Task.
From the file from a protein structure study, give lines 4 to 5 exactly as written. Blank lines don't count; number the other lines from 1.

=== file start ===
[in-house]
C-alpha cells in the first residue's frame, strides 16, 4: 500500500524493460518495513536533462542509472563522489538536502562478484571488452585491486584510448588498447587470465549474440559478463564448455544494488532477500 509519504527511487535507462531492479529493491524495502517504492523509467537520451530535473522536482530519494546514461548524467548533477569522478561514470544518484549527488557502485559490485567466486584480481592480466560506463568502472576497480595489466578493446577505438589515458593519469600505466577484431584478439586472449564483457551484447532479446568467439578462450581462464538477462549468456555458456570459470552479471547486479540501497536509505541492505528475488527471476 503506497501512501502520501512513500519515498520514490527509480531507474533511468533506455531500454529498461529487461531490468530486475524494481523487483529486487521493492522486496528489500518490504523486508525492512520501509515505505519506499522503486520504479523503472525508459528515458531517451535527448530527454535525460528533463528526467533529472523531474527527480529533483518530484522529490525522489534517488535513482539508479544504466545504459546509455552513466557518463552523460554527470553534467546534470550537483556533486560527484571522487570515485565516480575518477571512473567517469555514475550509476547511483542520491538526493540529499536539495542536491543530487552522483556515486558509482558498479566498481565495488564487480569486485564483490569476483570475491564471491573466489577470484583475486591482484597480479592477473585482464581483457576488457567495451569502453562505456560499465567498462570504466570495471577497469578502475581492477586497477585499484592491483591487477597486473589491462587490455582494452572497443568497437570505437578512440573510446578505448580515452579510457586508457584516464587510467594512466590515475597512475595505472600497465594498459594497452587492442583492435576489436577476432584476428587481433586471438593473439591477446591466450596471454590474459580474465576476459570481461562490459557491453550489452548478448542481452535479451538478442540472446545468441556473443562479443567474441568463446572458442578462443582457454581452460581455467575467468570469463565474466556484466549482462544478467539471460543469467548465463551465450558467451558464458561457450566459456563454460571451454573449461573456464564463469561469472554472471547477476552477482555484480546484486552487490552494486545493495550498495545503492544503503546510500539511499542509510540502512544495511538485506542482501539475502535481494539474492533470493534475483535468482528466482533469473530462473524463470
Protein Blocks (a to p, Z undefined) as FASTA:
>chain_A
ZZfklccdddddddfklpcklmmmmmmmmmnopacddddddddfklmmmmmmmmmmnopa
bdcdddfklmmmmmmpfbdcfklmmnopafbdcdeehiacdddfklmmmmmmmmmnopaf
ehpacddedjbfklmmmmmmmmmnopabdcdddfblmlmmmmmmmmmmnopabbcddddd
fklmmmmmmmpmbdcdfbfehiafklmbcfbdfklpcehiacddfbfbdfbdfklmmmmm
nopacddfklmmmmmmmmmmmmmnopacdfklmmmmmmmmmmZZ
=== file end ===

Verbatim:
>chain_A
ZZfklccdddddddfklpcklmmmmmmmmmnopacddddddddfklmmmmmmmmmmnopa